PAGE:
“What’s important for the stadium is that there is no one silver bullet,” Naft said. “You’ll also see the RTC (Regional Transportation Commission of Southern Nevada) playing a role with shuttles similar to what they’ve done for Golden Knights games. Then you’ve got to remember this is one of the first sites of its kind being built post rideshare. I have confidence the stadium will develop that in a way that it’s really accommodating for rideshares, (which) for me, I think is a very viable way to get in and out of events.”
Added attractions for fans in the vicinity of the stadium is important as some fans may decide to hang around and wait for traffic snarls to die down before heading home, Naft said.
The northeast corner of the district would include mega-tourist and entertainment areas, while flexible businesses, training, educational, and arts and crafts spaces and year round indoor food markets, and warehouse lofts/housing would come up in the remaining part of the district.
Stakeholders have welcomed the idea of mixed-use opportunities in and around the district, the entertainment options which would pull people to the district and give enough reasons to the businesses to get attracted.
The stakeholders are worried over the existing adult entertainment establishments within the stadium district and are averse to the idea of including additional adult fare as it is a residential area.
Stakeholders are happy with the transportation scenario in the district as it will be within walking distance, to the advantage of pedestrians, and safe transit and micro-transit options. However, they are concerned over the lack of parking spots and inclusion of electric scooters, as they observed those “are left everywhere by riders”.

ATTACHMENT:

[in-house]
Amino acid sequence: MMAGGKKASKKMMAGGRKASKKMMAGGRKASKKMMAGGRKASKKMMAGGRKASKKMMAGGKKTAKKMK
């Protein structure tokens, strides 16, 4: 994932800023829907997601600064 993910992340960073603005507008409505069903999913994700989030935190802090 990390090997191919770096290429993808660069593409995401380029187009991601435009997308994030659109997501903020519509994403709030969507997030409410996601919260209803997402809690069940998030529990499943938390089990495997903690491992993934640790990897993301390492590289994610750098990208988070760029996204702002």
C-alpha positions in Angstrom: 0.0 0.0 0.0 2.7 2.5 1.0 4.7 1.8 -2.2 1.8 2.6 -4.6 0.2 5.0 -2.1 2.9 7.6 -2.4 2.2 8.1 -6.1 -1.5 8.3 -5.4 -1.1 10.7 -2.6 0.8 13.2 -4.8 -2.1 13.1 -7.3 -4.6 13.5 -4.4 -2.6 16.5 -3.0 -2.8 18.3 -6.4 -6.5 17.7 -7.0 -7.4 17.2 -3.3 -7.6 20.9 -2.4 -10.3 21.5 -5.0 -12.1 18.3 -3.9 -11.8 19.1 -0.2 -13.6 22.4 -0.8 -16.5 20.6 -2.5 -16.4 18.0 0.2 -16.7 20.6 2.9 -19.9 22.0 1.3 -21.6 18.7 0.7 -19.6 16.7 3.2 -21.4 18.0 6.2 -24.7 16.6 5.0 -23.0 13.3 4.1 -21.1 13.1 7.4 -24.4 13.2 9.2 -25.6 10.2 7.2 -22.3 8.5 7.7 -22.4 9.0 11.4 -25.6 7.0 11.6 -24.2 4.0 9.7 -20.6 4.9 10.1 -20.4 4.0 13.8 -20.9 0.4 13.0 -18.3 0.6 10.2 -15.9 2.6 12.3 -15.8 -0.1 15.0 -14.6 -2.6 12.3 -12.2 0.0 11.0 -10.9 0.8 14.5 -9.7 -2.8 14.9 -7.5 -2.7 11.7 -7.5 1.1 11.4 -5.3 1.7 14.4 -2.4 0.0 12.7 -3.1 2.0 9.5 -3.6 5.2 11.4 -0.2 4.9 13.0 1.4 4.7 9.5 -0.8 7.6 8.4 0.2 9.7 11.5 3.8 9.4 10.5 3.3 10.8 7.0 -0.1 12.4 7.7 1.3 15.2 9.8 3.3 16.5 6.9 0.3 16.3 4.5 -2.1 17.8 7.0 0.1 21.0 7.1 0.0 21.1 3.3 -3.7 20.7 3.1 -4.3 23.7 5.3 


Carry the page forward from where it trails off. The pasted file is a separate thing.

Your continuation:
The final scenario is a complete redevelopment of the district, with new buildings and utilization.
Hotels, casinos, indoor/outdoor shopping districts, restaurants, night clubs, and multi-family residential units are part of the new development.
Community pocket parks and gathering spaces would be a part of the district. As the pedestrian infrastructure would be streamlined, it would aid vehicles and pedestrians to share the road safely, with some roads being pedestrian-only on days when matches would be held.
“Making pedestrians as comfortable as possible, whether it is coming from the Strip or from other nearby parking lots,” Naft comments.
Stakeholders hailed the idea of mixed-use opportunities, development of a diverse economy with the objective of creating a self-sustaining community included in Scenario 3.
Just like in Scenario 2, the existing adult entertainment establishments in the area were a cause of concern among the stakeholders and they wanted them out.
County officials have not yet discussed what sits fine in the district and what does not, pointed out Naft.
Stakeholders gave thumbs-up to transportation aspects like the walkability and pedestrian-friendliness of the area and the transit and micro-transit options.
The stakeholders are not comfortable with the idea of freeway and the railroad, as they see them as barriers that prevent additional access and mobility.
Naft added that even if a decision is arrived at on how the stadium district will be developed, work is not likely to start in the near future. Several rounds of meetings are yet to be held, and then the planning and construction, he further added.
“I think it’s important that we’re methodical about how this area develops. We have a tremendous asset in the stadium. I think it would be a shame to rush to any sort of conclusion. It’s better to see how things play out,” Naft concluded.